Luxembourg adopted draft law denying tax deductions for interest and royalty payments to related entities in non-cooperative jurisdictions
The Luxembourg government adopted a draft law that denies tax deductions for interest and royalty payments to related entities residing in jurisdictions which are on the European Union’s list of non-cooperative jurisdictions on March, 25th 2020. Because the draft law is not published yet, the details and the date of the entry into force are not yet confirmed.
Currently, Luxembourg taxpayers have to meet specific reporting requirements in relation to intercompany transactions with countries that are on the EU-List.
Last February the EU Council updated the EU-list of non-cooperative jurisdictions by adding the Cayman Islands, Palau, Panama, and Seychelles. In addition to the four added jurisdictions, the EU-List includes American Samoa, Fiji, Guam, Oman, Samoa, Trinidad and Tobago, Vanuatu and the US Virgin Islands. The EU regularly updates and reviews the list and the next review is scheduled for October 2020.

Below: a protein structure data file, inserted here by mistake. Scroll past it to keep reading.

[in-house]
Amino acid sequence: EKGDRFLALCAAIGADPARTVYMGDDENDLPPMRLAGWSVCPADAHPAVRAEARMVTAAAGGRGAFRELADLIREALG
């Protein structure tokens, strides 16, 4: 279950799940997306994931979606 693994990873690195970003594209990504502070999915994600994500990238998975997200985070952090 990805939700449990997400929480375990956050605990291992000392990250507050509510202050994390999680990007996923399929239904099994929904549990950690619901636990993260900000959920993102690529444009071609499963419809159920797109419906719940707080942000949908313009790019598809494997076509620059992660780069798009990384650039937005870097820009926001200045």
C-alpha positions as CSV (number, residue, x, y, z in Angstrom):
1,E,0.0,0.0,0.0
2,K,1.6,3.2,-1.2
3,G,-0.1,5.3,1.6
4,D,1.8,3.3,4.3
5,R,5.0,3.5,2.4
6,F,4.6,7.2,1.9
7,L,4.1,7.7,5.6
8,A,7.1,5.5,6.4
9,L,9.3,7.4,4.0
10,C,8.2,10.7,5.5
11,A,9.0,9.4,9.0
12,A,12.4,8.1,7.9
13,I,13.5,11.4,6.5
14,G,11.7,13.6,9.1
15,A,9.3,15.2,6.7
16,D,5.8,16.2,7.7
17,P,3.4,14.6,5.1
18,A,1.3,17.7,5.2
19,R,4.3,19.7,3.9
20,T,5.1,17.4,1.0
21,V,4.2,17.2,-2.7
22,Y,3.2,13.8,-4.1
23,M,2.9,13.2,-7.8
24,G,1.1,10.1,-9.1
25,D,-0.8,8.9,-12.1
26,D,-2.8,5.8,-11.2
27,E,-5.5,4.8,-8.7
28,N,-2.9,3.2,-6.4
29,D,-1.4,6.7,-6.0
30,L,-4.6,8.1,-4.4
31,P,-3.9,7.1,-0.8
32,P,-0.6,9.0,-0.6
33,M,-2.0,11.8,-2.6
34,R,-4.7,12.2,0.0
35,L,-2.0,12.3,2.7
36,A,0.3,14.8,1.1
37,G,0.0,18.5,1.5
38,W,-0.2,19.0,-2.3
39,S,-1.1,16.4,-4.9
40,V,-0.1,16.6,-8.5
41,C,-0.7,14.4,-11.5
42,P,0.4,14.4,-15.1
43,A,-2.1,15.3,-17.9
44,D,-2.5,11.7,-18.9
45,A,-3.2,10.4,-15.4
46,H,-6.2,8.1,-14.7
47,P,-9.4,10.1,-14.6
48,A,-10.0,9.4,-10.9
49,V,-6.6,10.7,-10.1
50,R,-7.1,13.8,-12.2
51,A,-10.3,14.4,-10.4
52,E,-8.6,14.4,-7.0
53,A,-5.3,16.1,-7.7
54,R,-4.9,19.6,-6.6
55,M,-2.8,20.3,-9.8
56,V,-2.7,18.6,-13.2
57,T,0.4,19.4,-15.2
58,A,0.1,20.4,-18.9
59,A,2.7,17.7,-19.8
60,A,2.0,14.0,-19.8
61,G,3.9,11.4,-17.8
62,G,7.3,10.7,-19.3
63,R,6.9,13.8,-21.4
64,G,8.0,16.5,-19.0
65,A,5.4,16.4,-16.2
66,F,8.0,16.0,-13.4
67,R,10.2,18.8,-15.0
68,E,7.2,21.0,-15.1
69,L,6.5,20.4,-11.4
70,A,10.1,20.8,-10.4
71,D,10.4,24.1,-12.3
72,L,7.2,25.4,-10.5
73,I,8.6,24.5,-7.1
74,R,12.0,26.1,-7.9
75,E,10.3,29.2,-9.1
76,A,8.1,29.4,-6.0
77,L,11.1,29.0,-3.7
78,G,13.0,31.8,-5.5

The draft law follows the guidance, provided by the EU Council in December 2019, in which all Member States were invited to apply defensive measures in taxation, vis-à-vis the listed jurisdictions as of 1 January 2021.
It is expected that the Cayman Islands will not remain on the EU list of non-cooperative countries long-term, since they have already adopted some measurements that should be considered sufficient to be removed from the list during the next update in October 2020. In that case, structures involving deductible payments by Luxembourg companies to Cayman Islands resident entities should not be affected by the new draft law.
We will share a further update as soon as the draft law is published. Should you have any questions or require more information in the meantime, please do not hesitate to contact us.
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